|All of California is in drought, and much|
of the state is still in exceptional drought (dark red)
In a Los Angeles Times op ed, the scientist, Jay Famiglietti, pulled no punches:
"Right now the state has only about a year of water supply left in its reservoirs and our strategic backup supply, groundwater, is rapidly disappearing. California has no contingency plan for a persistent drought like this one (let alone a 20-plus year mega-drought) except, apparently, staying in emergency mode and praying for rain."
Famiglietti's statement created headlines around the world. It did seem dire. What does a state with 38.8 milliion residents do when the water taps run dry?
Famiglietti said groundwater is being pumped out so fast that land is sinking by a as much as one foot per year in California's Central Valley.
We also know that snow in the Sierra Nevada at the moment is something like 12 percent of normal. The snow is important because as it slowly melts in the spring and summer, it fills reservoirs and supplies cities and agriculture through a large chunk of the state.
Of course, every water faucet in California won't stop running in one instant exactly one year from now. Different parts of the state have different degrees of drought, though the entire state is in trouble with the dry, hot weather that has persisted for four years now.
Some people dispute Famiglietti's assertion about the state having only a year's supply of water left.
News10 ABC in Sacramento quotes Jeanine Jones, the Interstate Resources Manager with the California Department of Water Resources as saying the situation isn't as dire as Famiglietti suggests.
"Jones said the LA Times article was not entirely accurate, especially the claim about the state only having on year of water left in the supply.
'I thnk it's perhaps written from the perspective of an academic who is less familiar with how water operations actually work at the water agency supply level,' said Jones."
Jones told ABC 10 said some rain this winter has filled reservoirs above last year's low levels.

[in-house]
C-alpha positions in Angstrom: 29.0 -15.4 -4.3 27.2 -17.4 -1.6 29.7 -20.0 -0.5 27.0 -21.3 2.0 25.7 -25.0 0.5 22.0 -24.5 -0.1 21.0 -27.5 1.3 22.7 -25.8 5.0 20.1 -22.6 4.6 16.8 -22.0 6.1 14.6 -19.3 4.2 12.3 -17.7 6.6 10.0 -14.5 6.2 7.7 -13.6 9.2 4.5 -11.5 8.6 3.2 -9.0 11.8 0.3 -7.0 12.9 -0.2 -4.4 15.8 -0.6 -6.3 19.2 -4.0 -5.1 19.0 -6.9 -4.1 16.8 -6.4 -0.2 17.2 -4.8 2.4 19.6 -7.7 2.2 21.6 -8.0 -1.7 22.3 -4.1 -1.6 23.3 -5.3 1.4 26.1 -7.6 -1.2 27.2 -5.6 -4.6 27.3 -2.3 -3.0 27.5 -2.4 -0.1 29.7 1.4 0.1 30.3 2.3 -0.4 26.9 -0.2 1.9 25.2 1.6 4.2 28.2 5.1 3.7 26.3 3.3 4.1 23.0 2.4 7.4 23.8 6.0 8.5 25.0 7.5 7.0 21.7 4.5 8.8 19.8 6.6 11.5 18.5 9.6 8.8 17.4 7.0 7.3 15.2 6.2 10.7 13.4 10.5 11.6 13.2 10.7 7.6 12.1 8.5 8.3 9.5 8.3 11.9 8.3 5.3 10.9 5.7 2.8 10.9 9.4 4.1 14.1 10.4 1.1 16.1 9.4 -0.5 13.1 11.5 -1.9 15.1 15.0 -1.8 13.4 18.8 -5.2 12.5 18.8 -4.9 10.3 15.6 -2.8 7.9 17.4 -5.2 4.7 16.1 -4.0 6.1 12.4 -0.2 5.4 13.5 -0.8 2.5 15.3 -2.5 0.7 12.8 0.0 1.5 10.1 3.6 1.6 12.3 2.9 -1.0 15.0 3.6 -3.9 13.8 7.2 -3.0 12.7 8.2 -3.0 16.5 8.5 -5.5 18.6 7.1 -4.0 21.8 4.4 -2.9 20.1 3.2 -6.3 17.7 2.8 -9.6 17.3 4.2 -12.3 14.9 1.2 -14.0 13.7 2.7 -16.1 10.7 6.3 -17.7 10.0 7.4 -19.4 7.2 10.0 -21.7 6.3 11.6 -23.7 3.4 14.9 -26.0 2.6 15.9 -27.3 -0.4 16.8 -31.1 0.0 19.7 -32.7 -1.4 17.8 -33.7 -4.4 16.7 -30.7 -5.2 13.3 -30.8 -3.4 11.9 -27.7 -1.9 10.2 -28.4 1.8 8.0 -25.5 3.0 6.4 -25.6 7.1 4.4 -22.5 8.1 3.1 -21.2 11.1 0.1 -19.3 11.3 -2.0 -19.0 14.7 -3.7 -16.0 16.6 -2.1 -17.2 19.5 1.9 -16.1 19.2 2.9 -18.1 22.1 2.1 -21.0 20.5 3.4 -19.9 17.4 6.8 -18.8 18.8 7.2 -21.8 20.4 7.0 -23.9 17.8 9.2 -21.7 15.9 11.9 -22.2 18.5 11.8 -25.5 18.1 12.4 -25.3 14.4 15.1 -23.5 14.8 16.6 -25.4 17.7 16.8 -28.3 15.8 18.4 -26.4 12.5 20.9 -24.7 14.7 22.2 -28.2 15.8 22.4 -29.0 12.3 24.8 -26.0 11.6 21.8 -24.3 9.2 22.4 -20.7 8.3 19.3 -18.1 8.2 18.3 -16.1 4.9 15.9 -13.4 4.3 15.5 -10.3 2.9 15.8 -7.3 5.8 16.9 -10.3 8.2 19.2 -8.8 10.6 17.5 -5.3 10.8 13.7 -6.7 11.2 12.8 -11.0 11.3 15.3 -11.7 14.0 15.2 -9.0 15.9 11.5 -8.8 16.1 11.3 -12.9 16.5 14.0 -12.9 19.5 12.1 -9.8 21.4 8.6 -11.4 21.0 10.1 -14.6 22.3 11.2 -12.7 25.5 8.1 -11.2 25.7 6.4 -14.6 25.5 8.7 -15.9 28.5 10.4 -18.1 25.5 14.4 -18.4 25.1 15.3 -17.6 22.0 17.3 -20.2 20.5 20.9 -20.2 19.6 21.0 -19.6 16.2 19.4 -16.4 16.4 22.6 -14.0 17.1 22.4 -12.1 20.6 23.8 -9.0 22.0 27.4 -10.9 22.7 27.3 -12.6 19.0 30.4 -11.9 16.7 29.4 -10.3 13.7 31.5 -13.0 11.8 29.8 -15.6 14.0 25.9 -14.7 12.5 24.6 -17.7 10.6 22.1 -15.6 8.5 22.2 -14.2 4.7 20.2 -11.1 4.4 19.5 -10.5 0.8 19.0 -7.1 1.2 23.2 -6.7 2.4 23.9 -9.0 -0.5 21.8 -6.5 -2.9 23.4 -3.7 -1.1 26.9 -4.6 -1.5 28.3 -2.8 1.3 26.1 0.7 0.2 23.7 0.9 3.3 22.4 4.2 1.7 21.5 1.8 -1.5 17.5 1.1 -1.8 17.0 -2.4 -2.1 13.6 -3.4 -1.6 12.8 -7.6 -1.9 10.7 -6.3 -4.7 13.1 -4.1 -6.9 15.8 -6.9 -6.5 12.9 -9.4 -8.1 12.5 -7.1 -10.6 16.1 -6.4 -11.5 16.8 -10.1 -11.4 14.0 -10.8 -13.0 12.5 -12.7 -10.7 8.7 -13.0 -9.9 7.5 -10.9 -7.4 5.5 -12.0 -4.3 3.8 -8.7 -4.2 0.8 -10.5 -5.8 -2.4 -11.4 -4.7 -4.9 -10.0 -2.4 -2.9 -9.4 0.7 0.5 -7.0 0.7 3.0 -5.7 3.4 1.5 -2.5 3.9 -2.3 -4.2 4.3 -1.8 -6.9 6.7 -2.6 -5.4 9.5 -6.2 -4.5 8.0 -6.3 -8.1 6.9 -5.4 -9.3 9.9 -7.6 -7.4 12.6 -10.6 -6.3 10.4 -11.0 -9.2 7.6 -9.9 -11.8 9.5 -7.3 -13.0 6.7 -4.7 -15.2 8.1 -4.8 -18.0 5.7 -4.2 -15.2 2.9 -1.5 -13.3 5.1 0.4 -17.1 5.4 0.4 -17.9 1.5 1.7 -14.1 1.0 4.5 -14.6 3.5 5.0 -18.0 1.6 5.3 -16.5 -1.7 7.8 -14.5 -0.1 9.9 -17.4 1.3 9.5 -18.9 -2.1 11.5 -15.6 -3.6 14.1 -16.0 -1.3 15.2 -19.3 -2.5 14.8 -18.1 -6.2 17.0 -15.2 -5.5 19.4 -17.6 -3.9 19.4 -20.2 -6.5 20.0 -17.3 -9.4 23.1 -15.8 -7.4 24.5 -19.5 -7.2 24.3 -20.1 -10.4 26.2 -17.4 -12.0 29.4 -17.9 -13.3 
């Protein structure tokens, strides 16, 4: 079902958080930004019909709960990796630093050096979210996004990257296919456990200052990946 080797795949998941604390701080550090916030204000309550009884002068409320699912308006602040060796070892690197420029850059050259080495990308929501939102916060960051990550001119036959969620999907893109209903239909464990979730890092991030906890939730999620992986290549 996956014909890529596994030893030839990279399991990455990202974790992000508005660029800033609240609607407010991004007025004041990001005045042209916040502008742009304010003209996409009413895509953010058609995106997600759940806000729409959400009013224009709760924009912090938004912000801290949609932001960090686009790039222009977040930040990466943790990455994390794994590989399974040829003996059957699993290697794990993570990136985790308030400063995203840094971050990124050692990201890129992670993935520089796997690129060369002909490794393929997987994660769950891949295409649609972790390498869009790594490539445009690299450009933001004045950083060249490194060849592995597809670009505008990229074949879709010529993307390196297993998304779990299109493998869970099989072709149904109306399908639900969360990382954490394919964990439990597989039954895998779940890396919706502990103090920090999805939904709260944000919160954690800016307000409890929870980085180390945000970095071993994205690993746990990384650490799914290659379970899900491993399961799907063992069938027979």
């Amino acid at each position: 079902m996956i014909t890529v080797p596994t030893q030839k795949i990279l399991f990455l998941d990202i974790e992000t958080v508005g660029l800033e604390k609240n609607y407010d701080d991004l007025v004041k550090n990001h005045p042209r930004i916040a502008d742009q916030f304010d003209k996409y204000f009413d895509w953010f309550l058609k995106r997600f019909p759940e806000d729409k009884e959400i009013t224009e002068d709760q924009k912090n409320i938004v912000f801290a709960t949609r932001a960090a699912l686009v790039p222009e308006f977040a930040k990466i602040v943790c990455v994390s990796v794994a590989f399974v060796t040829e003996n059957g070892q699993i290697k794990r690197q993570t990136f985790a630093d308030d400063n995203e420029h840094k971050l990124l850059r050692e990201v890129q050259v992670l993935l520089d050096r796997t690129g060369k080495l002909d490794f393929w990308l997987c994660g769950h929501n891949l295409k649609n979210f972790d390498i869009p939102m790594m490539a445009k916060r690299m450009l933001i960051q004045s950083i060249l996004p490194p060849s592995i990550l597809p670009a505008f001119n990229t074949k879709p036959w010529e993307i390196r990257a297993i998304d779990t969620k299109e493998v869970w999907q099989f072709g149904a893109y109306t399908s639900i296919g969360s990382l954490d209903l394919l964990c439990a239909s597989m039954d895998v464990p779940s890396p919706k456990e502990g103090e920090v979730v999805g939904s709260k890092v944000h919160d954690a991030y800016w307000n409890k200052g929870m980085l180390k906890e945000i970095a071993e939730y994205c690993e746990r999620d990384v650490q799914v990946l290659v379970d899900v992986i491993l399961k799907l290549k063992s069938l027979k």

Still, there's no doubt California is short on water, and no major rains are in the forecast as the quote, unquote rainy season comes to a close.
The Sacramento Bee reported this week that the California Water Resources Control Board ordered every water agency in the state to restrict how much everyone can water their lawns and landscaping.
This is the first time any state has imposed emergency water conservation measures on every local water agency within its borders, the Sacramento Bee said.
Among the restrictions are rules that ban landscape irrigation on rainy days and withing 48 hours of measureable rain. Restaurants must not serve water to patrons unless the customers ask for it, and hotels should offer guests the option to skip washing linens, according to the Sacramento Bee article.
But will this go far enough?
The Gizmodo blog offered some suggestions, including letting the grass on lawns and golf courses statewide turn brown rather than watering them.
Gizmodo says most bottled water comes from California so that should stop, too. And how about closing car washes? Planting native plants instead of water-sucking landscapes? Having techies develop alternative water supplies, such as desalination plants?
Whatever happens, it's not going to be easy to get through this drought in California. The longer it goes on, the harder it is to deal with.
It's going to be a long, hot fiery, dry, thirsty summer in California.
Let's hope that NASA scientist is too pessimistic.